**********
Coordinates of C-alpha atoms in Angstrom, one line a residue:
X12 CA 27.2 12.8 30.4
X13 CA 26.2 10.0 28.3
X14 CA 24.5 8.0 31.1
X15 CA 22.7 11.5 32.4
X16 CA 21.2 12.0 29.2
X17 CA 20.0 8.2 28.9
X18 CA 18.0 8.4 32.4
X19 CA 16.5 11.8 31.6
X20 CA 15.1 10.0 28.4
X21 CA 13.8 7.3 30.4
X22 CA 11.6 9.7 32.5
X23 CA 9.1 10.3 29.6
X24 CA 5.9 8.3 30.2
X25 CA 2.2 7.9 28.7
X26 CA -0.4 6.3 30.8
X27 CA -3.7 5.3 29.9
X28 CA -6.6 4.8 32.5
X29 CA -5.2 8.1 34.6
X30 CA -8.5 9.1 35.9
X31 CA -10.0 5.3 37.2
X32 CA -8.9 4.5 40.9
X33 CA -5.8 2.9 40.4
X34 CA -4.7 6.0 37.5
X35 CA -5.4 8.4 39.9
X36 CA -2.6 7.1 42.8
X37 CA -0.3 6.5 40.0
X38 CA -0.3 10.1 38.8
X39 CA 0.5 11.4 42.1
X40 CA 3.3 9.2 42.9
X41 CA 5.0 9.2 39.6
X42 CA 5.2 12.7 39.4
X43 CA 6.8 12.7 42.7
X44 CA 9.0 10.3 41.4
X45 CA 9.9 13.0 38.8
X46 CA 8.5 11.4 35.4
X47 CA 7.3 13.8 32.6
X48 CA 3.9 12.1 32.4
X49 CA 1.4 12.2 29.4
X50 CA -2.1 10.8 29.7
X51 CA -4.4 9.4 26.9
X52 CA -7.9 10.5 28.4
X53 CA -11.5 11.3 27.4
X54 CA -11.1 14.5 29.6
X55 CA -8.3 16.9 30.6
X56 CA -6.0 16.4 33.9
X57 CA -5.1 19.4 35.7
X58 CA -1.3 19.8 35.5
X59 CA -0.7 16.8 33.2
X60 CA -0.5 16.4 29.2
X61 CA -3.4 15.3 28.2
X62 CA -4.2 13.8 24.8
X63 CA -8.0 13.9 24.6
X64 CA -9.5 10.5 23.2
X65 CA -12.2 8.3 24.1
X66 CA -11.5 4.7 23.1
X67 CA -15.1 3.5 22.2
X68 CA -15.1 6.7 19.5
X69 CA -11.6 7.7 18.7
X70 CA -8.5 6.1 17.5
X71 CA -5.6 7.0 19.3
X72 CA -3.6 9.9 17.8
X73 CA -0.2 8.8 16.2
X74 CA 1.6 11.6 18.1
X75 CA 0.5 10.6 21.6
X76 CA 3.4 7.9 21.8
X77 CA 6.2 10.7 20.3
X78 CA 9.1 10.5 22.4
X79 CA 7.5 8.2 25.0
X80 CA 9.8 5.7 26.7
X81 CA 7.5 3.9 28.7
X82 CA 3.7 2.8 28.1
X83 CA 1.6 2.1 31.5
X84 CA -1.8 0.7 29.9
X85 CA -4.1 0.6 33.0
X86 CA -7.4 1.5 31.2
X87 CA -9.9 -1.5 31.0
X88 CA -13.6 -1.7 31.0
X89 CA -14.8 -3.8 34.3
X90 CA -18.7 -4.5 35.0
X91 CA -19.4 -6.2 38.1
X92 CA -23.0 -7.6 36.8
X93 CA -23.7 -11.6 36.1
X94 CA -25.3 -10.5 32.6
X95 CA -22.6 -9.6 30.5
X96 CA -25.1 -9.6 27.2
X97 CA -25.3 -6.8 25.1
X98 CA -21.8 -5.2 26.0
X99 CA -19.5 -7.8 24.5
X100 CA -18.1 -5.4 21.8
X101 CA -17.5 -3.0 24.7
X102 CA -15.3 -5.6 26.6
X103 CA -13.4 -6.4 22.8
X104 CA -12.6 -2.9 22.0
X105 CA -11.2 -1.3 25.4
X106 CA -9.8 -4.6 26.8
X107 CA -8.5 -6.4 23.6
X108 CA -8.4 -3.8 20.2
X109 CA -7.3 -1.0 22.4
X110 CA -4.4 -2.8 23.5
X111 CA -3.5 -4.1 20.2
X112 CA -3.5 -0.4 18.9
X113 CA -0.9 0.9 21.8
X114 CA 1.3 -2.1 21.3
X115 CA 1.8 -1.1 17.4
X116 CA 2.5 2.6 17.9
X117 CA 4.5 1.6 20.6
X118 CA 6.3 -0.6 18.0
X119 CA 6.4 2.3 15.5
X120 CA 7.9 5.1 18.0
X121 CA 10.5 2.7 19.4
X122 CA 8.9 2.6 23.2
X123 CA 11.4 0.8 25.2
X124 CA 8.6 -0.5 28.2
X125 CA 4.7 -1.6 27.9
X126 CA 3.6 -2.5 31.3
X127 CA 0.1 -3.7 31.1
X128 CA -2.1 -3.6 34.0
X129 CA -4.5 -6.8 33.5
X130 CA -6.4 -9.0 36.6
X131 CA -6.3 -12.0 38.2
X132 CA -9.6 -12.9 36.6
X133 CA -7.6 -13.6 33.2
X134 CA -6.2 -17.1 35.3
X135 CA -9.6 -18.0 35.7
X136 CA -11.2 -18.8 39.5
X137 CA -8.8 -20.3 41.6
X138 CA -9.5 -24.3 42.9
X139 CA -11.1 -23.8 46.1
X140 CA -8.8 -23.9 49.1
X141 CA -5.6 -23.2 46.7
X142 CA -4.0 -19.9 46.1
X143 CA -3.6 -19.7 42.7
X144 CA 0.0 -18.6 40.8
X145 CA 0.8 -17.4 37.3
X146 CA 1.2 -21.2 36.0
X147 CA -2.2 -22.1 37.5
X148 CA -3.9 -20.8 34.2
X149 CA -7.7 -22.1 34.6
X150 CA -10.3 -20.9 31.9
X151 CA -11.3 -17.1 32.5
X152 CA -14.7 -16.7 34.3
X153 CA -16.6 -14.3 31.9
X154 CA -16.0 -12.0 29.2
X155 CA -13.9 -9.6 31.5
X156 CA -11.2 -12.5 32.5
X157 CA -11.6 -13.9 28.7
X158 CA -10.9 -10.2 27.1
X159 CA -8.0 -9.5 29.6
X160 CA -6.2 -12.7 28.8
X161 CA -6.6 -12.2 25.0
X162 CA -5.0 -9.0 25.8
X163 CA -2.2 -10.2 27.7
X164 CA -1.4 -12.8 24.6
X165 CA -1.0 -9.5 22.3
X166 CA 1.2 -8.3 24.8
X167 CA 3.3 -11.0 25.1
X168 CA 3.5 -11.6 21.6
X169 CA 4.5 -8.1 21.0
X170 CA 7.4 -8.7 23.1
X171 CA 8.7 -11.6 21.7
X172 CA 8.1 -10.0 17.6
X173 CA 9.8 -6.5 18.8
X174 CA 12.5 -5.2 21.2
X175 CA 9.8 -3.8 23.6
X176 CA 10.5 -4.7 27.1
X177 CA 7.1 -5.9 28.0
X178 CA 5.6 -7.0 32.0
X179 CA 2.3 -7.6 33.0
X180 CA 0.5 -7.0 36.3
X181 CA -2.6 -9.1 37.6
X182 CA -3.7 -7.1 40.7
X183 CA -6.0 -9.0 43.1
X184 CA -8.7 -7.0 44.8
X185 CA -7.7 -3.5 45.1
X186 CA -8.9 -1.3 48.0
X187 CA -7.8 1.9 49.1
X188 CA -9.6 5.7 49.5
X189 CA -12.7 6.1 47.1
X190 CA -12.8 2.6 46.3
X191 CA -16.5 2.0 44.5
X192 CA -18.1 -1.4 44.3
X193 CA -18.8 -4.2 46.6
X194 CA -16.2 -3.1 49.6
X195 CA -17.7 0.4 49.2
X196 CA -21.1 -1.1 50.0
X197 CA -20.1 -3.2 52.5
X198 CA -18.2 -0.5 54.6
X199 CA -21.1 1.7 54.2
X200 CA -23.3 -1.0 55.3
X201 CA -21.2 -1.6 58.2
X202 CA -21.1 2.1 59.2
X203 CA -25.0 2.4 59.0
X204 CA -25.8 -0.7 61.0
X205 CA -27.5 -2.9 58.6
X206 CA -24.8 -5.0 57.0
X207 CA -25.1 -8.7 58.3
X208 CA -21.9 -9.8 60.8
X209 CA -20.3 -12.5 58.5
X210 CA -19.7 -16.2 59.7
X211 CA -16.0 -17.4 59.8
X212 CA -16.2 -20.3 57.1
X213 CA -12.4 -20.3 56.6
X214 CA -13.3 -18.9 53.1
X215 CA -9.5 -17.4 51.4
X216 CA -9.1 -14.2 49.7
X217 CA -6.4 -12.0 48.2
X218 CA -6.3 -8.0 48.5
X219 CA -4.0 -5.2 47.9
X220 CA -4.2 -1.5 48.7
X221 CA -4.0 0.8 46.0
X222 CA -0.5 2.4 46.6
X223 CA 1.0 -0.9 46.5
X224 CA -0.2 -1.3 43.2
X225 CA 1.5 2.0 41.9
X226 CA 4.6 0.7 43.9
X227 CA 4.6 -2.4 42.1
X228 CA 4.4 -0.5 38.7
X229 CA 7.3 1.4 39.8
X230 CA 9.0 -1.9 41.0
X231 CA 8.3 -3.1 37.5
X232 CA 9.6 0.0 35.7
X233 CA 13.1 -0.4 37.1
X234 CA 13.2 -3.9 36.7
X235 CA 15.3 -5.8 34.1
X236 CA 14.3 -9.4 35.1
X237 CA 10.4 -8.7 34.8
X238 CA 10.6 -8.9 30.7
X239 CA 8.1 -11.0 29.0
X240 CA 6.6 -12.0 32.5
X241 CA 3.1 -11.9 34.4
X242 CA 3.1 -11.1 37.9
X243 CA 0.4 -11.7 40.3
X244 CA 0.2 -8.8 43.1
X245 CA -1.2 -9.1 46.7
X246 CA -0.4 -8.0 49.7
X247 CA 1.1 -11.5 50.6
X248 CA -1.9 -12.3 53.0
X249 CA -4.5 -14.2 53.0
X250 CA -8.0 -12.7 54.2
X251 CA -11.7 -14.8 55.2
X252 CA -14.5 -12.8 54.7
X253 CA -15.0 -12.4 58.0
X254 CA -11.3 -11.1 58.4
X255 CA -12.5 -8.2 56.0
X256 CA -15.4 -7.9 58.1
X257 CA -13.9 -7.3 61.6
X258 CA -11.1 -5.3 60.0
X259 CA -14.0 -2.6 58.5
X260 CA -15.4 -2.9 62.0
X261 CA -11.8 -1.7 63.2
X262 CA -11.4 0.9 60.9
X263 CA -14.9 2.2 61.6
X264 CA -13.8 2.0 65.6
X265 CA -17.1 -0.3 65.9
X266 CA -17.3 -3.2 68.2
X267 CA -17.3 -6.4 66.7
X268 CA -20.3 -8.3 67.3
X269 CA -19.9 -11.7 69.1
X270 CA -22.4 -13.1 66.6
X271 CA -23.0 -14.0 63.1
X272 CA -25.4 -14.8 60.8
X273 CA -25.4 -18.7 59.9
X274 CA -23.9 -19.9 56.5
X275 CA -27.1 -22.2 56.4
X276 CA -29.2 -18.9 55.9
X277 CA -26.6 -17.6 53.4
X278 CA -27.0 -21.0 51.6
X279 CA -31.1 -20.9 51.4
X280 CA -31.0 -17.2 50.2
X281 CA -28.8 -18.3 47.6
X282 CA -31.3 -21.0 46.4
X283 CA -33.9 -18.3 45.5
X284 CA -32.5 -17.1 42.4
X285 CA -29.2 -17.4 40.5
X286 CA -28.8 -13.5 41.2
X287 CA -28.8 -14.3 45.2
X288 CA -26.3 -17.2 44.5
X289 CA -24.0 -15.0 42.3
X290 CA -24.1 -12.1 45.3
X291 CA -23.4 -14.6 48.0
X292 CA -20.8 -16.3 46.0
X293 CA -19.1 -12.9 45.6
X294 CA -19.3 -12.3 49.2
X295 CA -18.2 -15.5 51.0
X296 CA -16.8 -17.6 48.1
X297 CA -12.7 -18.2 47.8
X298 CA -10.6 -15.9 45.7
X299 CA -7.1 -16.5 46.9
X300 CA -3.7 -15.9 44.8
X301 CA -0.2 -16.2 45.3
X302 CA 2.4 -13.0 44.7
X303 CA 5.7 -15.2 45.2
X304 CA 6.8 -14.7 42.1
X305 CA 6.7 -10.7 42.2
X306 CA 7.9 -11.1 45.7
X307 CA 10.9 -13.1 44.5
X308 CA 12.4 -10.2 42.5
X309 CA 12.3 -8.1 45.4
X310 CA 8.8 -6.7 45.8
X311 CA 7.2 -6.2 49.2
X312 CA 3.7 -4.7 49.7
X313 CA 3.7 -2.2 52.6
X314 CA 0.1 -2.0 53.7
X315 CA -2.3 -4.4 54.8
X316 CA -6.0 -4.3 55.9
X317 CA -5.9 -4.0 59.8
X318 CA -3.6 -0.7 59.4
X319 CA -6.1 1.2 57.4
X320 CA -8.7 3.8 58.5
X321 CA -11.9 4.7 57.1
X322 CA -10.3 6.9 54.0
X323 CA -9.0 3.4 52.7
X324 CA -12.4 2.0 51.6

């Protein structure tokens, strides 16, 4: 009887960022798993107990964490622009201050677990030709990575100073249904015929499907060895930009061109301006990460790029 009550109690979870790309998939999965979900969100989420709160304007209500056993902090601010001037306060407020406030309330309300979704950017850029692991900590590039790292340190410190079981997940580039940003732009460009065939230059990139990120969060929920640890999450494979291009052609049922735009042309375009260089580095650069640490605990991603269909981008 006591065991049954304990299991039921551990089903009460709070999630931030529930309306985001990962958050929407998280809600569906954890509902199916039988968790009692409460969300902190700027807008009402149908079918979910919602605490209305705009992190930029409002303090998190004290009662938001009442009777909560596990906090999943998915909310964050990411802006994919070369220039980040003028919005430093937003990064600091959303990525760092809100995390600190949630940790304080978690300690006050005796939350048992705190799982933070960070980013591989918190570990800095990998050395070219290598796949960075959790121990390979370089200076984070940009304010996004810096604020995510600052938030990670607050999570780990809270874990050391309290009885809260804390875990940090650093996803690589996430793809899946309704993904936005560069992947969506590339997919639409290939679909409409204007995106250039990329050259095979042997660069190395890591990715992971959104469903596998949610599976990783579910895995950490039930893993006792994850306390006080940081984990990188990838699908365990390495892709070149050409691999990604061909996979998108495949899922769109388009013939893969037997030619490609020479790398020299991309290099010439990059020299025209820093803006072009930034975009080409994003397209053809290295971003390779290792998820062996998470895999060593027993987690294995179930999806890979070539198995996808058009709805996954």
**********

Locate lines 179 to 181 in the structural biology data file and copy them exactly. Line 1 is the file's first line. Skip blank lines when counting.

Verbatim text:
X189 CA -12.7 6.1 47.1
X190 CA -12.8 2.6 46.3
X191 CA -16.5 2.0 44.5